Housing Associations: Challenges and opportunities

Housing associations are beset by paradoxical drivers of challenge and opportunity. There has never been a more testing time for the social housing sector as it is exposed to fast-moving changes on account of the global downturn and subsequent wider socio-economic crisis affecting peoples’ lives at the grassroots. For housing associations as landlords, housing shortages, welfare reform, the bedroom tax and sweeping changes to the benefit system are just some of the challenges they face; together with burgeoning opportunities to work closer with their neighbourhoods encouraged by the community rights and localism agenda. There is mounting demand for housing associations to configure their community investment strategy to maintain a balance between business investment in development as well as social investment in localities.

The Housing Associations’ Charitable Trust (HACT) is committed to bringing cutting edge knowledge and targeted support to meet the sector’s need for a community investment strategy that can respond to both challenges and opportunities. This Report explores the role that HACT can play through the lens of four work streams: social impact; social enterprise; local economies and place making.  Although these four work streams might compete for priority, Report findings suggest that cohesive organisational culture; local collaborations, social asset building, co-production and community leadership remain the staple components of effective community investment strategy.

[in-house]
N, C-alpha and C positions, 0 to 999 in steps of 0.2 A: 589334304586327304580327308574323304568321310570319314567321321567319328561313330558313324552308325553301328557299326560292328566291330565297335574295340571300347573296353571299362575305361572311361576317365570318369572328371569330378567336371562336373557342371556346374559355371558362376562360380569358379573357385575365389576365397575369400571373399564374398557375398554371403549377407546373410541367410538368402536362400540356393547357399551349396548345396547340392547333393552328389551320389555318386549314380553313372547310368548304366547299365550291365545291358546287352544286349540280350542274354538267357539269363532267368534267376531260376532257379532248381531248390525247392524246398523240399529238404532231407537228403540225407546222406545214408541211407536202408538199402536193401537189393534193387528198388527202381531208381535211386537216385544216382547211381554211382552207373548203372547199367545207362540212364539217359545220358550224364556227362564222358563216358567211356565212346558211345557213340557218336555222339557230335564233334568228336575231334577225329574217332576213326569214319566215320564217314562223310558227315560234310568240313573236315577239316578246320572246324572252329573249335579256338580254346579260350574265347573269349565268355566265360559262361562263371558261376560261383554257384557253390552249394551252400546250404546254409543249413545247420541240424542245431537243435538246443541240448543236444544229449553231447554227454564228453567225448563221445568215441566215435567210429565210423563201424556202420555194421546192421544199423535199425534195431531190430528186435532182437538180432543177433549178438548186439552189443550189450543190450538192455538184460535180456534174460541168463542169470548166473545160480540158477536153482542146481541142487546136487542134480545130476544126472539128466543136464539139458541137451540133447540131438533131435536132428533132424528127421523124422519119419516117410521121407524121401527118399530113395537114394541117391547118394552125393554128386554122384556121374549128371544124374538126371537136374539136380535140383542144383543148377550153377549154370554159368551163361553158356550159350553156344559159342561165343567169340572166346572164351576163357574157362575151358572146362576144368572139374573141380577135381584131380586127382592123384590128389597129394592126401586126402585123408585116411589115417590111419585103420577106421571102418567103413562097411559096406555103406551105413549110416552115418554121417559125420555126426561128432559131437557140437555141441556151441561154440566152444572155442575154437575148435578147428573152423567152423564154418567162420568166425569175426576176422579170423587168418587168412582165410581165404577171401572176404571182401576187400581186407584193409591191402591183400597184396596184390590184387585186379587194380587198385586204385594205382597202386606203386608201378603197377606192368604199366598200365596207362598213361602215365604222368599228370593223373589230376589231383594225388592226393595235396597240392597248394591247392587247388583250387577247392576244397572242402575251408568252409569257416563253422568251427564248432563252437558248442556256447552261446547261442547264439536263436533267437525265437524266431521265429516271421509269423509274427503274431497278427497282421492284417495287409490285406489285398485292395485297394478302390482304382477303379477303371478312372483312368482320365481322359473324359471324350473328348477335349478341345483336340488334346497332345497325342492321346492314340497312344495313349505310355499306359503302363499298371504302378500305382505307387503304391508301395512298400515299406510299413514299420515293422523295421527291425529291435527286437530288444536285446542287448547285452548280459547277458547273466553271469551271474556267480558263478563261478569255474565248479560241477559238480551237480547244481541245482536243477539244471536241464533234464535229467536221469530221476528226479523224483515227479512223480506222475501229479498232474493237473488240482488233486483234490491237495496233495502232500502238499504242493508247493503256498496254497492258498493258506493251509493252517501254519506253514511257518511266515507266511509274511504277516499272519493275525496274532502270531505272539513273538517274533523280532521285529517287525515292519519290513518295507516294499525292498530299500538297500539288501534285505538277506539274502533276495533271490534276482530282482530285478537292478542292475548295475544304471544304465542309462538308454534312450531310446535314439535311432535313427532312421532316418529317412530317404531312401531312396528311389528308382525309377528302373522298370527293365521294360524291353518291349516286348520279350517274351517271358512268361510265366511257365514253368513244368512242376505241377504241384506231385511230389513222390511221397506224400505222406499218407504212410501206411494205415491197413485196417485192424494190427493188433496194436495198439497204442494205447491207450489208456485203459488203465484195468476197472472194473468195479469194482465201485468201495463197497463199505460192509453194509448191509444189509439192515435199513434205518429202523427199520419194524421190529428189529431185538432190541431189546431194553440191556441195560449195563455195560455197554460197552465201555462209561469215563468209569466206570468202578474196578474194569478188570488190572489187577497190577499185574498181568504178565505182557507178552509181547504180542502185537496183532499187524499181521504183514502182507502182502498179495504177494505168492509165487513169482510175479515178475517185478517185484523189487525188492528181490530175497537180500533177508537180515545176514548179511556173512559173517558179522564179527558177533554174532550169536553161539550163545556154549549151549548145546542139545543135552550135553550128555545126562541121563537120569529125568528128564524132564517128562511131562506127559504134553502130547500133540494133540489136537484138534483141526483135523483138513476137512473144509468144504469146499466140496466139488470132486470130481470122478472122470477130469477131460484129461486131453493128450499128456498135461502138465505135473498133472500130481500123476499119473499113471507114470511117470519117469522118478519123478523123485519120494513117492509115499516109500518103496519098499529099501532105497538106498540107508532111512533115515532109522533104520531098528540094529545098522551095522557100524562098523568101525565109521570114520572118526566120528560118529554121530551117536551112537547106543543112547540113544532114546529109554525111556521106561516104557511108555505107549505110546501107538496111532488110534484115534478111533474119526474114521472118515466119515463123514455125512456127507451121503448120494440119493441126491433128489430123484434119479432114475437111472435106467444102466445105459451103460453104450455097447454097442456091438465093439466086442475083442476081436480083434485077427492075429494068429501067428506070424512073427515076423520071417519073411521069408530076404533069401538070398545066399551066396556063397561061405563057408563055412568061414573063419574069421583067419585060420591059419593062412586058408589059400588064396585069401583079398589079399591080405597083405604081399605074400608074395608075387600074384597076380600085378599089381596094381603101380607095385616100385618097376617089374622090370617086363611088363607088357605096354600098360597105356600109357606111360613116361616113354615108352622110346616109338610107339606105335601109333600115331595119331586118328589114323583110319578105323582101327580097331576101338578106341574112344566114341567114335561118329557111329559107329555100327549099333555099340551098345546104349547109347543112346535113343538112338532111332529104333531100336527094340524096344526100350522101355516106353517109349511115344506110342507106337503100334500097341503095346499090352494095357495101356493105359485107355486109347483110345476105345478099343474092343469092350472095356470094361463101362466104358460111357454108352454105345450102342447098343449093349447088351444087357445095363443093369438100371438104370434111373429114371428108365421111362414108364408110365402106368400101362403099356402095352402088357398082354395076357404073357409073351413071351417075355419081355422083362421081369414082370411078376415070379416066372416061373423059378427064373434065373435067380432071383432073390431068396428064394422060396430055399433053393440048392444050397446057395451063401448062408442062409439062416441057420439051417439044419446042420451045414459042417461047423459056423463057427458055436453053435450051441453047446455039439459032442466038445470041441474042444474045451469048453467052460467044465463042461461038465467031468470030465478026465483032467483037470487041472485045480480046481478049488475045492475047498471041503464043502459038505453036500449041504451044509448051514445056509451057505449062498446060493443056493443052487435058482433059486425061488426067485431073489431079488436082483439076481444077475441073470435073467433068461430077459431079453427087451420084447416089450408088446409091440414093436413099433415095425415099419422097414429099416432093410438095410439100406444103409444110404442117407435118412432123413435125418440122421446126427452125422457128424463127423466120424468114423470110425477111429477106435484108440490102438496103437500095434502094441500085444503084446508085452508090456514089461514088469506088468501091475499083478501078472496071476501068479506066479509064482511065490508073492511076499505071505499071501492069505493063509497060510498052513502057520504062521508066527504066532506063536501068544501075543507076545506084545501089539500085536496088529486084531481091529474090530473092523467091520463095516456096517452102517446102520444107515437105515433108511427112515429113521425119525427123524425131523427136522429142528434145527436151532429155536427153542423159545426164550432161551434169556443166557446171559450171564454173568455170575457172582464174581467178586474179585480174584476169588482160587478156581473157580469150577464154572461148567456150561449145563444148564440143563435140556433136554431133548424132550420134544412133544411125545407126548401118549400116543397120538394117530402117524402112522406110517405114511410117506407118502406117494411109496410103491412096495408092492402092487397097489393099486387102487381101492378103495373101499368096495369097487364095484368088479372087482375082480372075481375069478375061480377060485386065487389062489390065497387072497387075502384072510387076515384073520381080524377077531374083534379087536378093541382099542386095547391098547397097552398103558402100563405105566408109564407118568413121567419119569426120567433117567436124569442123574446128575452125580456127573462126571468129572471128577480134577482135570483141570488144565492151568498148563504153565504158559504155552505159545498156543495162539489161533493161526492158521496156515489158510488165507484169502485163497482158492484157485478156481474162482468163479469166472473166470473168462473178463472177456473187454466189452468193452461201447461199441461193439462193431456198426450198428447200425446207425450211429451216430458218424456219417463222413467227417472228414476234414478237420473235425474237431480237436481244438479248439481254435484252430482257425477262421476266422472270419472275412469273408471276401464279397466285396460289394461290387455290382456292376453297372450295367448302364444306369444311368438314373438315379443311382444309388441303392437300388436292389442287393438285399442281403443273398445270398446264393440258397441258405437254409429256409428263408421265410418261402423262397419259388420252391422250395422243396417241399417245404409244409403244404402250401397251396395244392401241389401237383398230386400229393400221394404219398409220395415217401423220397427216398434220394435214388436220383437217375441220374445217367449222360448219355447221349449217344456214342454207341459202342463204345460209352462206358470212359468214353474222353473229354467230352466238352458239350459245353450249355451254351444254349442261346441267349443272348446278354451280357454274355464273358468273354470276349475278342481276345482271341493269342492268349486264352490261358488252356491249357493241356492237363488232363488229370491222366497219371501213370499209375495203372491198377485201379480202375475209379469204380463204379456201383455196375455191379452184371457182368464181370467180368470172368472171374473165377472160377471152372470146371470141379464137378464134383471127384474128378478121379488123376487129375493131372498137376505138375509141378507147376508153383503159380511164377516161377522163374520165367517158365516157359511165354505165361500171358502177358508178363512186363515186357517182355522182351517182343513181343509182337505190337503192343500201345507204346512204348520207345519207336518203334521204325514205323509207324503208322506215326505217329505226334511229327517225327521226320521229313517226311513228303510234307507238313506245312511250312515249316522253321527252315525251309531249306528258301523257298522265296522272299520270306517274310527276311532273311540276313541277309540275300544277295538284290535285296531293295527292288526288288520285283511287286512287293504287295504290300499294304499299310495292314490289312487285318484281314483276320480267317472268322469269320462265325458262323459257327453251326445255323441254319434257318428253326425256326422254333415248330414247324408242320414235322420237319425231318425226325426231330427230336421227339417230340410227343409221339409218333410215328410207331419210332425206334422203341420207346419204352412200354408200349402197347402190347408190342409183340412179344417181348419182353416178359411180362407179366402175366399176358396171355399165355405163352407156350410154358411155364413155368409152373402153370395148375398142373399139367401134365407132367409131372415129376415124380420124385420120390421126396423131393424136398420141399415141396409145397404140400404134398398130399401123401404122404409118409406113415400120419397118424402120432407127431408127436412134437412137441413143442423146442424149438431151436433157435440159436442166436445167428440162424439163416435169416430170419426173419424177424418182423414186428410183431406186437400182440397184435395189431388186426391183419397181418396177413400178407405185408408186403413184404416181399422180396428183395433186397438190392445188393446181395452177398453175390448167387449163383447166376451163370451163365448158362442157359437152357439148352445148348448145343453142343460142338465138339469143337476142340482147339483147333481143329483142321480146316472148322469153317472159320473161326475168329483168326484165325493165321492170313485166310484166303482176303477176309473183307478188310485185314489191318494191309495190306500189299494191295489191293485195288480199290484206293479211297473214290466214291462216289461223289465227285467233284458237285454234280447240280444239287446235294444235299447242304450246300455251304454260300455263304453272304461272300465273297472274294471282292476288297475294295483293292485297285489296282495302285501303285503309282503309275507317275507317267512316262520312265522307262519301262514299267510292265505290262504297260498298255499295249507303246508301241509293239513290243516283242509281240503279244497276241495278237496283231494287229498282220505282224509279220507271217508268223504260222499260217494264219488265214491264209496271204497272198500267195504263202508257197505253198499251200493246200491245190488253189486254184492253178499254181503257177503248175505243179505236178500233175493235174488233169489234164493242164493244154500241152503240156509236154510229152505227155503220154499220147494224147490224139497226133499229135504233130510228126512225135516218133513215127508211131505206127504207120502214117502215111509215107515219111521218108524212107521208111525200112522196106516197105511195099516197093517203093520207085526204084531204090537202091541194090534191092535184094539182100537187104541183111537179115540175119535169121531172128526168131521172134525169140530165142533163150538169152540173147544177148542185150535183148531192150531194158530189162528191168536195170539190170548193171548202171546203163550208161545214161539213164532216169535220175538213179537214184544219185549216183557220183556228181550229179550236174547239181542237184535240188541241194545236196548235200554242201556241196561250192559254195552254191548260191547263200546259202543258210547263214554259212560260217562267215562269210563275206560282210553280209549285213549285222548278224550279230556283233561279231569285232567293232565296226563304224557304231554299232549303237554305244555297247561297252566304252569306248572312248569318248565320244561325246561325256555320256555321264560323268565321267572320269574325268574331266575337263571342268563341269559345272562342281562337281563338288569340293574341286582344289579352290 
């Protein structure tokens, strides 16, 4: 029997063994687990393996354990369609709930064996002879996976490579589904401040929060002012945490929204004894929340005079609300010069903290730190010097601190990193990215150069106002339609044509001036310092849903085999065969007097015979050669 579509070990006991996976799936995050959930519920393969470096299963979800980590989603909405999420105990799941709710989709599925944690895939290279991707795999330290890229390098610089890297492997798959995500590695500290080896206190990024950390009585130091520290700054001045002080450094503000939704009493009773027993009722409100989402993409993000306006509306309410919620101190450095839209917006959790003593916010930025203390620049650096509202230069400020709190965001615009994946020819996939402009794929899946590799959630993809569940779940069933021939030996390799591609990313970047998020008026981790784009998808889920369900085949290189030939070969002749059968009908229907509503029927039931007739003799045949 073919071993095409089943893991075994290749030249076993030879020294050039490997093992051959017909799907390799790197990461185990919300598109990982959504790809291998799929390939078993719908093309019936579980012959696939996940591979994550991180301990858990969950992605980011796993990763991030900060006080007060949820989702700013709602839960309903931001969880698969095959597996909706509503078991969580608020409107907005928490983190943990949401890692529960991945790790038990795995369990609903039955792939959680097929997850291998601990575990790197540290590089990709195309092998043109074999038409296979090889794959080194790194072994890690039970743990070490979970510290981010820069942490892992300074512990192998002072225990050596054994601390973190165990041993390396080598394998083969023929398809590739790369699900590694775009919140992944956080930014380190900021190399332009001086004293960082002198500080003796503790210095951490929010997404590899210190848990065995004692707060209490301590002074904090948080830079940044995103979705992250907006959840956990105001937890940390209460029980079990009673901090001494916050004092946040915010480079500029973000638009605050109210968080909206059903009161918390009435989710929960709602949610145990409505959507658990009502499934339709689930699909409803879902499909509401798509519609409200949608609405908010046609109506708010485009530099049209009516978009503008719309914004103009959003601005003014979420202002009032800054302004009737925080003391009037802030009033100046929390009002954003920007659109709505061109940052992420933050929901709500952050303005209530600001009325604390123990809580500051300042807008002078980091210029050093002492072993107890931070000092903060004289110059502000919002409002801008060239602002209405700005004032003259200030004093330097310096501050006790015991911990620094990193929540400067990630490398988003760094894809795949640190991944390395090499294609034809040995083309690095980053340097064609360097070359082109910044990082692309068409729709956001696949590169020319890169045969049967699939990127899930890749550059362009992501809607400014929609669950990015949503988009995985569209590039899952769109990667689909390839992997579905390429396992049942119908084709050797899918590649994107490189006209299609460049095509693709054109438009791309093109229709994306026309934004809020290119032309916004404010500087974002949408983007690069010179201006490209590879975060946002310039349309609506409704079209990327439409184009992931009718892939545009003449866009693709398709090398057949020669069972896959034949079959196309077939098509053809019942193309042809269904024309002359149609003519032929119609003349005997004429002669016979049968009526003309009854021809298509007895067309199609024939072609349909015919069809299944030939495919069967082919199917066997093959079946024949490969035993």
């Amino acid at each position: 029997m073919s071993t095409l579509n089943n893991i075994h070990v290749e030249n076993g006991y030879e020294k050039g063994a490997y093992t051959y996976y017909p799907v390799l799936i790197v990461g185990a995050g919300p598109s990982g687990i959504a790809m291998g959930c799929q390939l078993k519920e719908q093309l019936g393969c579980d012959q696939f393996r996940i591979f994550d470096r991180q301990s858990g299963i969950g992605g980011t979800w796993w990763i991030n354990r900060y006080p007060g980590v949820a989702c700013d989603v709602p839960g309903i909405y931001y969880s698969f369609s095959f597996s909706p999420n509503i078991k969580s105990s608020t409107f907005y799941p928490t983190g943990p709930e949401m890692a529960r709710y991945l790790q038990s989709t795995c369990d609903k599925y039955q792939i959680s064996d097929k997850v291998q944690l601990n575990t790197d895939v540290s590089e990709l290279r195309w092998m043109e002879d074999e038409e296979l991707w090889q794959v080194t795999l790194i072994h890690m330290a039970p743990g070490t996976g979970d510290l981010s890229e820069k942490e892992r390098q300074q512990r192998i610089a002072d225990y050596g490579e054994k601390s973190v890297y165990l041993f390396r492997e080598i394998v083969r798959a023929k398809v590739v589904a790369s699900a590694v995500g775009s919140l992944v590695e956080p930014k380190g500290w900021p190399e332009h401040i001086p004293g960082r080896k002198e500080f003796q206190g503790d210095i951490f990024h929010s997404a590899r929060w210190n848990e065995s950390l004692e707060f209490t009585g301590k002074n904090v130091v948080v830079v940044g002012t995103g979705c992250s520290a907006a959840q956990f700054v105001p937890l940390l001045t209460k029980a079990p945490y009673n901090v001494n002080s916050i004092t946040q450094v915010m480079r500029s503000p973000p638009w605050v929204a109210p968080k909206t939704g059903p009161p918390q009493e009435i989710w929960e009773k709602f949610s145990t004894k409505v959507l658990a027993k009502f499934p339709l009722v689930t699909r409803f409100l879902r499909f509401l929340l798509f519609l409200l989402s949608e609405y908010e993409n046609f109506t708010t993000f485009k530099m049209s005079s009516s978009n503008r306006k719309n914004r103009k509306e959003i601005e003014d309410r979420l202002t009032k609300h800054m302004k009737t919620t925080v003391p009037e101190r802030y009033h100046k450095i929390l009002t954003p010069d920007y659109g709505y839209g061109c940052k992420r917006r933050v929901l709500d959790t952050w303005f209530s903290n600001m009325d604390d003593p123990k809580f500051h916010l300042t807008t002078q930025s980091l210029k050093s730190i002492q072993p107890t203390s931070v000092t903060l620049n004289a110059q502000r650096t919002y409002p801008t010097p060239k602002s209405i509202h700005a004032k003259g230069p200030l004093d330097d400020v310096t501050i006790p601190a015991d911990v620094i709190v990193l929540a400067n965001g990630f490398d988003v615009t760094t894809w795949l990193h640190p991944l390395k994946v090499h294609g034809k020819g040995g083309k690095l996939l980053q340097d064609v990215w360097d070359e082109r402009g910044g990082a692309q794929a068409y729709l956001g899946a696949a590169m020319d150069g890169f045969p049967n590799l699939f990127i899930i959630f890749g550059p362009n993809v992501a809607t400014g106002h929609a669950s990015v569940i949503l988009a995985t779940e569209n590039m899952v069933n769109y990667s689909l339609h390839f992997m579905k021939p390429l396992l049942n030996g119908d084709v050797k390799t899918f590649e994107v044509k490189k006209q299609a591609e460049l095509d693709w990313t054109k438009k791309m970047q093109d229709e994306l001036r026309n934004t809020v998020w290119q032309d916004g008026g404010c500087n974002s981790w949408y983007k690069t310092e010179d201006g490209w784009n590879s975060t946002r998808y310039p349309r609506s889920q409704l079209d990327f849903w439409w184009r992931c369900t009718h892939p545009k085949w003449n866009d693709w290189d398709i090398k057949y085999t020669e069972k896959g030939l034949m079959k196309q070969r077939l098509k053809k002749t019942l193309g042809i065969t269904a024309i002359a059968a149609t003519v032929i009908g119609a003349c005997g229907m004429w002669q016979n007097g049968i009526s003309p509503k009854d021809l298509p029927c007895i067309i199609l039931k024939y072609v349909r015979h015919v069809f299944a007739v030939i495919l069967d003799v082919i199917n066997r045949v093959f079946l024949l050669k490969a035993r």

An action-learning approach has long been the hallmark of HACT’s initiatives as a think and do tank promoting participative learning opportunities and creative spaces to embed good practice and share innovation across the social housing sector. Following its re-launch in 2012, HACT’s new business is taking shape and HACT’s involvement with the knowledge transfer partnership process and how the learning from the Third Sector Research Centre across a broad spectrum of research work is being better understood. The relationship has gathered pace and a series of TSRC/HACT Round Tables together with housing practitioners has been organised for 2013 as part of the Housing and Communities Network at the University of Birmingham. The Report demonstrates how the KTP process ensures that academic research finds meaningful practical application through HACT’s programme and activities to the benefit of the social housing sector as a whole.

Dr Tricia Jones